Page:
Wisconsin law gives consumers three days to cancel a door-to-door sales transaction of $25 or more. A salesperson must tell you about your cancellation rights at the time of the sale and provide you with two copies of a cancellation form. One copy is for your records, the other is to send to the seller should you choose to cancel the purchase.
“The three day right to cancel law gives consumers time to reconsider their actions, but refusing to deal with salespeople who are not following the law is still the best way to avoid becoming a victim,” said Janet Jenkins, Administrator of DATCP’s Division of Trade and Consumer Protection.
A door-to-door sales person who does not have a license or does not follow the law is suspicious and should be reported to the police. Making this report, including suspect and vehicle descriptions, may greatly reduce the likelihood of future victims.
To file a consumer complaint regarding questionable door-to-door sales, contact the Bureau of Consumer Protection on the web at www.datcp.state.wi.us; via e-mail at [email protected]; or call the toll-free hotline at 1-800-422-7128.
At the 7th District neighborhood meeting held last night at the Boys and Girls Club, residents spoke up about the problems they have been dealing with that just never seem to get fixed. About fifty people were in attendance, along with a contingent of Kenosha police officers. Present were chief of police John Morrissey, crime prevention officers, Jeff Wamboldt and Ron Francis, officers from the gang unit and drug enforcement unit, a lieutenant, and a public information officer. City representatives included city attorney, Ed Antaramian, four Neighborhood Services and Inspections representatives, and city development director, Jeff LaBahn. Only four alderpersons were present, even though all were invited. Those present were Patrick Juliana, Jesse Downing, Steve Bostrom, and Jan Michalski. What the audience heard over and over again is that “we must work together” to take back our neighborhoods, and “keep on calling.” Morrissey said, “Call, and call, and call.”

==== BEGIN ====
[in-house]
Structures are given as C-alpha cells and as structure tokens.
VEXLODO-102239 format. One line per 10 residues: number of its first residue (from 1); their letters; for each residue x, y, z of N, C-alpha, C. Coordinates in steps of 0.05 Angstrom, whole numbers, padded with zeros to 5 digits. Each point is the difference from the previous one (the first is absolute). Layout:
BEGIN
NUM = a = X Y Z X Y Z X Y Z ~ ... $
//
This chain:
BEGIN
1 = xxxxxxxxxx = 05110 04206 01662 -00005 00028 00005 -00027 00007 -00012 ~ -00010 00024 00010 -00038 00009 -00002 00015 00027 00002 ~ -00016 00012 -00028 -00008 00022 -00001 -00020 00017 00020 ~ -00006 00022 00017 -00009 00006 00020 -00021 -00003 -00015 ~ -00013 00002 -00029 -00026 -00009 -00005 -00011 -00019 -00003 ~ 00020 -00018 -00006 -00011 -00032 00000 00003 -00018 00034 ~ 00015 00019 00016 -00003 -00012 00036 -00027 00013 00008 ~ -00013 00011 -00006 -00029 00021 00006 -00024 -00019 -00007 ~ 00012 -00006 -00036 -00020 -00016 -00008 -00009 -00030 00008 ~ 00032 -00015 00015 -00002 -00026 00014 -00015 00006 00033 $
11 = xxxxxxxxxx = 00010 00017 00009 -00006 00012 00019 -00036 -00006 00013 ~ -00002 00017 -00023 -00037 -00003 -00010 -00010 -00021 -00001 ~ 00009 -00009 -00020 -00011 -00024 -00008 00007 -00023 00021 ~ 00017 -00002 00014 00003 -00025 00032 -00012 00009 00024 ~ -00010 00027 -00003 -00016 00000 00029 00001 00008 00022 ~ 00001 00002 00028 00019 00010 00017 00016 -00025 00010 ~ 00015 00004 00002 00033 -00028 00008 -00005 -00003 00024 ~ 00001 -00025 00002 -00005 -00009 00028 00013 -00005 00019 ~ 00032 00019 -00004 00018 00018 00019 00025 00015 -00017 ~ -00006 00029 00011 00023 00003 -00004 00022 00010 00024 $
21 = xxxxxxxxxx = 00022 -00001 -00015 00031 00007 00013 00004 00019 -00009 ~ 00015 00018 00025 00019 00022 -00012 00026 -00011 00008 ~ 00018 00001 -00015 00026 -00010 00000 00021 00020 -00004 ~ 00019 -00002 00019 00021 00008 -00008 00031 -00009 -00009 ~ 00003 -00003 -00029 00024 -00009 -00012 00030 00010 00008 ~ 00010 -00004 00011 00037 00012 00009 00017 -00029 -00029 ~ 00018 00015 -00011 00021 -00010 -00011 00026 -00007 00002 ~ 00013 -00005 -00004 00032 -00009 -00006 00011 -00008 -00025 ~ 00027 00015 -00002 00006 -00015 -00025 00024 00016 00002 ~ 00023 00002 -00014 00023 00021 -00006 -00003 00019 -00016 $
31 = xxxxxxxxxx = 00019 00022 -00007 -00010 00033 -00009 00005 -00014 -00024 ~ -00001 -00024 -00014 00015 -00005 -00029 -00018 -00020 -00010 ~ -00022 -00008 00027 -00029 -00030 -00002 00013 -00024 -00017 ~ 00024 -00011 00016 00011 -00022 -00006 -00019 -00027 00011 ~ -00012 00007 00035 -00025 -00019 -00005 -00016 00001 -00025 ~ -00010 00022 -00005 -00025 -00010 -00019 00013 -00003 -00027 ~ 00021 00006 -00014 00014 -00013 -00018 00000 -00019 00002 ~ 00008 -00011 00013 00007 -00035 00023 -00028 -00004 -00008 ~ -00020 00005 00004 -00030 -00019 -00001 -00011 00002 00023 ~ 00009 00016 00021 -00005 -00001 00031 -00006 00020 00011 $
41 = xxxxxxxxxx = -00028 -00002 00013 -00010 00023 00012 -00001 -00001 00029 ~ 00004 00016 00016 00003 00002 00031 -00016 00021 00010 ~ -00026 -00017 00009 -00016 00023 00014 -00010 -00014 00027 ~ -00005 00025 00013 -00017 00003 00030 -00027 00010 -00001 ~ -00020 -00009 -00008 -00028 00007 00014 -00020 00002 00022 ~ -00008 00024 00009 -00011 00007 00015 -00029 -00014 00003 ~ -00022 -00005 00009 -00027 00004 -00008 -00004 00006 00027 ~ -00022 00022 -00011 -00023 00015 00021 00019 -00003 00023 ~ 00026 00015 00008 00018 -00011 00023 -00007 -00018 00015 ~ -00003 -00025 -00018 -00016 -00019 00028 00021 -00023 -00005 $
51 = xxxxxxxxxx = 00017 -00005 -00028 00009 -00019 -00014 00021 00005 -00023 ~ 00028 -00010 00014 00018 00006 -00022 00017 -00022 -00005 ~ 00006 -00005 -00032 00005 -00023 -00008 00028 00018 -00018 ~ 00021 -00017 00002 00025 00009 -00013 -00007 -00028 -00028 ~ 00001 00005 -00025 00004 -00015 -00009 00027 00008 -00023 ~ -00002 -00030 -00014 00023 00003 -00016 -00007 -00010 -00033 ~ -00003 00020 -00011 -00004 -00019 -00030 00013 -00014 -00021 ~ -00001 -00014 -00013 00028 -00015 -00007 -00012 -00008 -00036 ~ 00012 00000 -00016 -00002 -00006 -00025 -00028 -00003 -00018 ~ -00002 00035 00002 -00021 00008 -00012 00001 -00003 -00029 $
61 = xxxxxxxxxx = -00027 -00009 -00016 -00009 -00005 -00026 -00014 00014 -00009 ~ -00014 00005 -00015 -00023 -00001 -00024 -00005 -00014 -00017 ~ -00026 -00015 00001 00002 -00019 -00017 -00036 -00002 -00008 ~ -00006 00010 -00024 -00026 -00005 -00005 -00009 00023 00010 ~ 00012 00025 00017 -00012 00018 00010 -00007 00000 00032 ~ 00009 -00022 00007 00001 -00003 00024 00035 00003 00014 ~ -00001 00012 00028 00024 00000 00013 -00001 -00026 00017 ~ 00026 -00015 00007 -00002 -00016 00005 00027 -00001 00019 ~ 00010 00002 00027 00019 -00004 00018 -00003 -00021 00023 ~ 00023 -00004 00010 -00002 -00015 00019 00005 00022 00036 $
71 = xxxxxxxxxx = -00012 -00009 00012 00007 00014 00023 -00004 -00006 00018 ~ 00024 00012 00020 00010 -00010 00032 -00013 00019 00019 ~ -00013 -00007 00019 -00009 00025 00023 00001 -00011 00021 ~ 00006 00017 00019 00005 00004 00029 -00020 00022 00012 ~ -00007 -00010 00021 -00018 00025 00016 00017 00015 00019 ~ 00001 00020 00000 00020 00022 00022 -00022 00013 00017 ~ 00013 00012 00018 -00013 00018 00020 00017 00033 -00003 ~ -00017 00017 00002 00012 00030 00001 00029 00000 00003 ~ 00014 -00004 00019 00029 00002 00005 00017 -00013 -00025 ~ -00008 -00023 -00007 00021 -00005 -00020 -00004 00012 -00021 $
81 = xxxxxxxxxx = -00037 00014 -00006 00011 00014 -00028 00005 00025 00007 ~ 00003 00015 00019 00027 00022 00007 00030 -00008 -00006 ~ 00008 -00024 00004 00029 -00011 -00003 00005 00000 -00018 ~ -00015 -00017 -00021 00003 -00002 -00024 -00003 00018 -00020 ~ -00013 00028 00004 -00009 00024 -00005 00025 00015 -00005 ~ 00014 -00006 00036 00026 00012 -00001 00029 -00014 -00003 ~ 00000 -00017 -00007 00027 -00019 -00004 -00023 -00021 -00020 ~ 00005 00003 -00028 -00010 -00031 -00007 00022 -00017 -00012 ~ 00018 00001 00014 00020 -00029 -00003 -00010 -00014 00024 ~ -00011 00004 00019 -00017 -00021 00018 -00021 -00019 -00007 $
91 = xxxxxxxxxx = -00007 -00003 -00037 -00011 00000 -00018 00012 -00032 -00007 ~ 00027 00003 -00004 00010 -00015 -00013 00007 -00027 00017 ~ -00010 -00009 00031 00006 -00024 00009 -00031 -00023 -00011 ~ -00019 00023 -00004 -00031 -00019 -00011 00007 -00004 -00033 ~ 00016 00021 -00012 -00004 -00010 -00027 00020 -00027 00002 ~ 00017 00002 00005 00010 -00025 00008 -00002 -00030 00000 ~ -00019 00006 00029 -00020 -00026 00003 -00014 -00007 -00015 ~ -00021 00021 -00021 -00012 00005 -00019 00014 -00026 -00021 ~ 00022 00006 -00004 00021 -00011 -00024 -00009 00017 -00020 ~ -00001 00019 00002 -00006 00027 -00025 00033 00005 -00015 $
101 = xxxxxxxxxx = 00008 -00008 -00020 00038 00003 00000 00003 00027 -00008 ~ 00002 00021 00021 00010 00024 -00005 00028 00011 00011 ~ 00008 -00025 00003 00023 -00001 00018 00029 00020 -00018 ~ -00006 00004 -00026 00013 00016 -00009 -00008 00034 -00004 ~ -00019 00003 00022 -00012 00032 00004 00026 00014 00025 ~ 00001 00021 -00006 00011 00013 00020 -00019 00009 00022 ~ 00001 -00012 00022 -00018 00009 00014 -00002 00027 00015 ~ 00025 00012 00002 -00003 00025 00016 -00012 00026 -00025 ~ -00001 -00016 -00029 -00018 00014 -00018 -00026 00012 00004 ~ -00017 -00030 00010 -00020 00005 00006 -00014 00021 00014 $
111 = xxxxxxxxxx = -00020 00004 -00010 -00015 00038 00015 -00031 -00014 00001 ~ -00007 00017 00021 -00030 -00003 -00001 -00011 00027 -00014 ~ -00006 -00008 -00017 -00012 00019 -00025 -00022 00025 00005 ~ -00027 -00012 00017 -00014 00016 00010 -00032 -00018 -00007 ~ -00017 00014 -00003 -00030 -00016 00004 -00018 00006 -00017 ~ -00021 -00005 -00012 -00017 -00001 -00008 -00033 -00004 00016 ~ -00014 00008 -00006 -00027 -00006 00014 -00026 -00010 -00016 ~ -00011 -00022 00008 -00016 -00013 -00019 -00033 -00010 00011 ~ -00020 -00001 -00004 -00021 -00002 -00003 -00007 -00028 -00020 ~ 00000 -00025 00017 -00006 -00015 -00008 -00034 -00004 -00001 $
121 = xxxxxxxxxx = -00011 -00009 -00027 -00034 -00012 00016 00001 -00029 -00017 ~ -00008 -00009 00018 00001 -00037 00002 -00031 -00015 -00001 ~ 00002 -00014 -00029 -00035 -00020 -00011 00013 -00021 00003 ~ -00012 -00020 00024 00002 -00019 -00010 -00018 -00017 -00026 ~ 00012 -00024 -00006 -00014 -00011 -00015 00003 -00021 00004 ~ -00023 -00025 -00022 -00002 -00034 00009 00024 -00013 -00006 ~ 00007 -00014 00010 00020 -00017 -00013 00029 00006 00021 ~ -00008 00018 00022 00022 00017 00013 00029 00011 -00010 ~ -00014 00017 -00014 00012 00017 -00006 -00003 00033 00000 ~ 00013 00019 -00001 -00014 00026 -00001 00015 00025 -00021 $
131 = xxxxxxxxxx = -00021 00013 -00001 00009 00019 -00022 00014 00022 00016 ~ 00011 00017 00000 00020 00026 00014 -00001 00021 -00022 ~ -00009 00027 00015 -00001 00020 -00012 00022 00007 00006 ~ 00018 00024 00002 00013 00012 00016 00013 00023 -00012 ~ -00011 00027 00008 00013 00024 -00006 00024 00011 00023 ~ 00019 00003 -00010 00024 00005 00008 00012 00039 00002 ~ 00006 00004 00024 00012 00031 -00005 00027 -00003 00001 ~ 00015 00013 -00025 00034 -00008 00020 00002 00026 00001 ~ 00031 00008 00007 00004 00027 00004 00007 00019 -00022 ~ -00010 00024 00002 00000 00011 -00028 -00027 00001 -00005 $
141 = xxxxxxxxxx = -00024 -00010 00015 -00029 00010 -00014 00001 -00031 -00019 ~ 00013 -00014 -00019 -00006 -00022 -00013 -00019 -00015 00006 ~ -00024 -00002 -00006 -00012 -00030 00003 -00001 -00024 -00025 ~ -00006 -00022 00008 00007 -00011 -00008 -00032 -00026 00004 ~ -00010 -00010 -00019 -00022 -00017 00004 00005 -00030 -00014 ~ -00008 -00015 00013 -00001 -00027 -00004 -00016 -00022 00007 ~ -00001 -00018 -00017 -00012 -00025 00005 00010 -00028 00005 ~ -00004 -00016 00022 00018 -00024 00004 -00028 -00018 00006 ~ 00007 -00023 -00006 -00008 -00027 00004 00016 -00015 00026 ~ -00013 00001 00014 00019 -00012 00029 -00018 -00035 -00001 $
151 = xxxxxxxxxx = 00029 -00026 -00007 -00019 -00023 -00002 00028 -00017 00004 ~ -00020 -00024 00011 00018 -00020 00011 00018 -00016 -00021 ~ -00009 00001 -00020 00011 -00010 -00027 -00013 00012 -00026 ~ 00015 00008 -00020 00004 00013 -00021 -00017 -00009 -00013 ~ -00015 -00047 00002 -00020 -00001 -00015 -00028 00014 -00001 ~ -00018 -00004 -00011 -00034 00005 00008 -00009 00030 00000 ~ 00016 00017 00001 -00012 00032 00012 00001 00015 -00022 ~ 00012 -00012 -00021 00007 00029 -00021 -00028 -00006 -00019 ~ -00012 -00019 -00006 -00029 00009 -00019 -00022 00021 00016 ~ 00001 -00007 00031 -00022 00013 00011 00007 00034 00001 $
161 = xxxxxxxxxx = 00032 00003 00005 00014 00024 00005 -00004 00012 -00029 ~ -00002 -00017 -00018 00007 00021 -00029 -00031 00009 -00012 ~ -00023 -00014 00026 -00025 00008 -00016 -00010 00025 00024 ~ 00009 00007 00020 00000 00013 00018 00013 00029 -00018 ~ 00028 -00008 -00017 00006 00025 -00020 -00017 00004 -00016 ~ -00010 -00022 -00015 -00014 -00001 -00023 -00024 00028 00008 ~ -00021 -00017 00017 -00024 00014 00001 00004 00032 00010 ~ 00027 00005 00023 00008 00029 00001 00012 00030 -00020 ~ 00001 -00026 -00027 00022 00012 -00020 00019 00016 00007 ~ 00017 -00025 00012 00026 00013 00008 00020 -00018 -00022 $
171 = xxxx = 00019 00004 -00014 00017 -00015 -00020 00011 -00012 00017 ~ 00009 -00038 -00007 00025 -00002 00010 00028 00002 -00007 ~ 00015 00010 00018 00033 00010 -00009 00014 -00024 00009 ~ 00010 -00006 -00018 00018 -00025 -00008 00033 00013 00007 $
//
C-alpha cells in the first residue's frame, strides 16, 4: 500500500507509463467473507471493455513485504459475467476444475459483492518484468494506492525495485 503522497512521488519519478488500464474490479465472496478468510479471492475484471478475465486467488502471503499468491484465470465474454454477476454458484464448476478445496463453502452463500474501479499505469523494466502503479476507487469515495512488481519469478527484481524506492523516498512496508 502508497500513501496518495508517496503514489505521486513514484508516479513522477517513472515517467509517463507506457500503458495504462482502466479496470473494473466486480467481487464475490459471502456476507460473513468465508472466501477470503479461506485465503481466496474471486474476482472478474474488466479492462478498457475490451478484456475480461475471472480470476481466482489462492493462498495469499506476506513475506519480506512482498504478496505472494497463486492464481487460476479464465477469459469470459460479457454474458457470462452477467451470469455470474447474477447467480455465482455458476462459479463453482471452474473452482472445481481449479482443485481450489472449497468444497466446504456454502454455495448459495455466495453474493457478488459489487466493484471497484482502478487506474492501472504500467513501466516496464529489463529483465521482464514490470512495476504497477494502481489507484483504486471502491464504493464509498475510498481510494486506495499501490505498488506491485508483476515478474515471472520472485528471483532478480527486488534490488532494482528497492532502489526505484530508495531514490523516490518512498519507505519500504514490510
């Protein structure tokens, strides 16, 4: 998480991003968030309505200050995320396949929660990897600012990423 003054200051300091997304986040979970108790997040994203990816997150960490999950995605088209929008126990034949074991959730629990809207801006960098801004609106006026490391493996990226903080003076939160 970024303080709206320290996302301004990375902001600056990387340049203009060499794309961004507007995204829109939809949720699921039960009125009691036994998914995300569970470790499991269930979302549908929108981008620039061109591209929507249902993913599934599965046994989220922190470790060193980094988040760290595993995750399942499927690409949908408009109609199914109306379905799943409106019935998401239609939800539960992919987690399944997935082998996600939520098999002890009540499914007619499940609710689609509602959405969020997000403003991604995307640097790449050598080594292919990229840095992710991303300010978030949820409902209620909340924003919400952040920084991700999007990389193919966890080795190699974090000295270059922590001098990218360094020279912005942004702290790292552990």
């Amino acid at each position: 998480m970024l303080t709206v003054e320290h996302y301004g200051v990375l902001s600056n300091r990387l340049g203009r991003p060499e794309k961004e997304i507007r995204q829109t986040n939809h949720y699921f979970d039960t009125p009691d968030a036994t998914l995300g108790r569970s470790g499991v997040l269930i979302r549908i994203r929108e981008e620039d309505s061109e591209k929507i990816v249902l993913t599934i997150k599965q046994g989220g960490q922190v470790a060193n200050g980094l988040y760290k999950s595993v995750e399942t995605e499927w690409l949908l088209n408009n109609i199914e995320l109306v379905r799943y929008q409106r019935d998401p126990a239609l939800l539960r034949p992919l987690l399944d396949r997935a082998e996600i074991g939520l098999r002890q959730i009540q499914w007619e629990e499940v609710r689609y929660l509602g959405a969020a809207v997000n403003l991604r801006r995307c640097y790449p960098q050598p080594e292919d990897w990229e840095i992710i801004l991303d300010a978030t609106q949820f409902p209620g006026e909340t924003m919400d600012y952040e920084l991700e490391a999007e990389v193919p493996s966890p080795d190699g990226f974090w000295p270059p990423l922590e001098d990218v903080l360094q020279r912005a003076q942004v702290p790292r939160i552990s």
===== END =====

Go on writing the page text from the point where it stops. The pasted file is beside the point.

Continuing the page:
Residents complained about a whole range of persistent problems: noisy neighbors and loud parties, annoying car stereos with the bass turned up, tall weeds, junk cars in back yards, blight, bad language, drug deals going down right in front of homes, gangs and gang wanna-be’s, gambling, selling clothes out of trunks of cars, dogfighting, etc. The list goes on and on.
Some residents also complained about the kind of service they received when calling into Dispatch. “Too many questions are asked,” residents said repeatedly. “By the time the squad arrives, the drug deal is all over with.” Wamboldt explained that this is part of their training. They are gathering information to protect the safety of the reporting officer. However, if a citizen is receiving rude or indifferent service, then the caller should request to speak to the shift supervisor. Chief of Police John Morrissey informed the group that the dispatchers are contract employees, and he assured everyone that the supervisor of that group would be informed of these issues the very next day. With a new director coming in, possibly some changes could be made. Plus, all calls to Dispatch are taped. If necessary, the tapes can be reviewed. Also, if a citizen is fearful of retaliation as a result of reporting a problem to the police, they can call Crimestoppers. Juliana also offered, “Just call me. I’ll call it in for you.”
Four officers from the gang unit talked about their surveillance efforts and the length of time it takes in order to investigate reported drug crimes. “It’s kind of a crap shoot that we will actually see a drug deal happening and be able to make an arrest. We will watch two or three houses a day, but if there is no suspicious activity that we observe, we can’t do anything.”
The city attorney spoke to the audience as well. “There are 17,000 cases a year that come through our courts. We have four attorneys in our office to handle all of these cases,” Antaramian said. “Everyone is subject to a personnel crunch. We have all of these cases to take care of, plus all of the other city’s legal work, like contracts, etc. Things take time.”